Friday, June 3, 2011

Written on

I Got Your Women SF Writers Right Here!

Recently, the Guardian UK posted an article about “The incredible shrinking presence of women SF writers” in which they attempted to address sexism in science fiction:

Earlier this month Damien G Walter asked users to suggest the best novels in the genre, following on from the Guardian's special SF-slanted edition of its Saturday Review supplement.

The results went online last week, and displayed a great love for science fiction: more than 500 books, classic and contemporary, were suggested for inclusion. However, according to Seattle-based author Nicola Griffith, who did a bit of number-crunching on the stats, there's an overwhelming bias towards male authors.

Then SF critic and publisher Cheryl Morgan weighed in.

Anyway, regardless of whether there’s an issue with the UK or not, the issues raised by Nicola’s blog post, and the complaints I saw about it on Twitter this morning, still need to be addressed. Of course this is yet another post about invisibility and exclusion. It therefore ties in to a long history of complaints about such problems involving award short lists, anthology ToCs, guest lists for conventions (yes, you, Kapow!) and more recently the number of women reviewers, and number of books by women accorded reviews (overview here).

In the comment section of Cheryl Morgan’s post, Nicola Giffith made the following proposal: “To that end, I’d like to encourage everyone to use their platform to discuss one book/story by a woman this month: a Classic or an Unknown or a Young Turk, doesn’t matter.”

Upon reading that comment, I realized that the contributions of the science fiction romance community has been immensely significant in this regard. How many women authors do we discuss in one week, let alone a month? Unfortunately, SFR’s niche status seems to have made it all but invisible. Either that, or the bias against romance is once again rearing its ugly head.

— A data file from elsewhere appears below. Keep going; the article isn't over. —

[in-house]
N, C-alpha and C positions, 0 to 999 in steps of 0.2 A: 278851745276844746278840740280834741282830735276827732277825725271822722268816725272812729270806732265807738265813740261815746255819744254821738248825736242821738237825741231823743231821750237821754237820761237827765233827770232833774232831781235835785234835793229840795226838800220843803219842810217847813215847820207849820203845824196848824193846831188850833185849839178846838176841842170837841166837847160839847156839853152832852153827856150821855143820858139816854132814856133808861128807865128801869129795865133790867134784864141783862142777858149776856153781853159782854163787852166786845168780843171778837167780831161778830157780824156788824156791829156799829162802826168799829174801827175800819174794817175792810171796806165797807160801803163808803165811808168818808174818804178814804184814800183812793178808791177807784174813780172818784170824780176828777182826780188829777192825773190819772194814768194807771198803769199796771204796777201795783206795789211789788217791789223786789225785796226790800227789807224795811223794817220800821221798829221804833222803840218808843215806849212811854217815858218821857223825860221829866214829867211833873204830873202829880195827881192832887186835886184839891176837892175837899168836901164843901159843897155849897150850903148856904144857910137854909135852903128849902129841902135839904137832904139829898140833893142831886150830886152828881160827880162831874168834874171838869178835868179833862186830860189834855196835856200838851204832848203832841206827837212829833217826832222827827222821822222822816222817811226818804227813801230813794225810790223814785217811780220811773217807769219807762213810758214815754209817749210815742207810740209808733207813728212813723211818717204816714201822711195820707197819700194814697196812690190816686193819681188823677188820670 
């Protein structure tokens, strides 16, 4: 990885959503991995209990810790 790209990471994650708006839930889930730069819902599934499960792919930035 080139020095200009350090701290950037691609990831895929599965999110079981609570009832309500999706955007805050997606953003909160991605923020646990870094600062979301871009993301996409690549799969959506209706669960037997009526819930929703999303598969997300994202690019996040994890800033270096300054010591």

While undoubtedly not intended, I couldn’t help but feel that women authors of SFR were themselves somewhat marginalized in all of the above discussions. To be fair, perhaps we share a responsibility in that if we aren't as vocal about the subgenre as we could be. Yes, a number of the women SF authors listed here and here have written stories blending SF and romance (e.g., Lois McMaster Bujold, Catherine Asaro—way to represent!), but it still seemed as if a whole segment of authors were missing. For example, there was no mention of Linnea Sinclair, Sandra McDonald, Kristin Landon, Susan Grant, Ann Aguirre, Gini Koch, Marcella Burnard, Ann Somerville, KS Augustin, Nathalie Gray, Ella Drake, and many, many more. Even a cursory glance at my SFR author list reveals a plethora of women SF writers.

Not only that, but with the advent of ebooks, the number of women writing SFR is growing, not shrinking.

Yes, some of the books fall more on the romance side of the continuum (and undoubtedly some of the authors would identify themselves as romance writers vs. SF ones), but from what I’ve been reading, the fact that the stories are hybrids doesn’t disqualify them from the “women SF writer” umbrella.

It’s important to acknowledge all women SF writers, whether they are published in print, digital, graphic novels, videogames, or other mediums. Whether they write traditional SF or mix it up with elements like romance, horror, or mystery. Whether the heat level is sweet, erotic, or somewhere inbetween.

Sci-fi romance authors are writing entertaining stories that encompass a wide variety of characters, plots, and settings. They write a mix of SF and romance across stories that the target audience wants. Not everyone will like it, and no one’s asking everyone to like everything, but we don’t have to like something in order to simply validate its existence.

With so many women SF writers, there’s a good chance you’ll find something you enjoy. What’s not to love about more reading choices?

So, who are some of the women SF writers you've enjoyed, either in the past or currently?

Joyfully yours,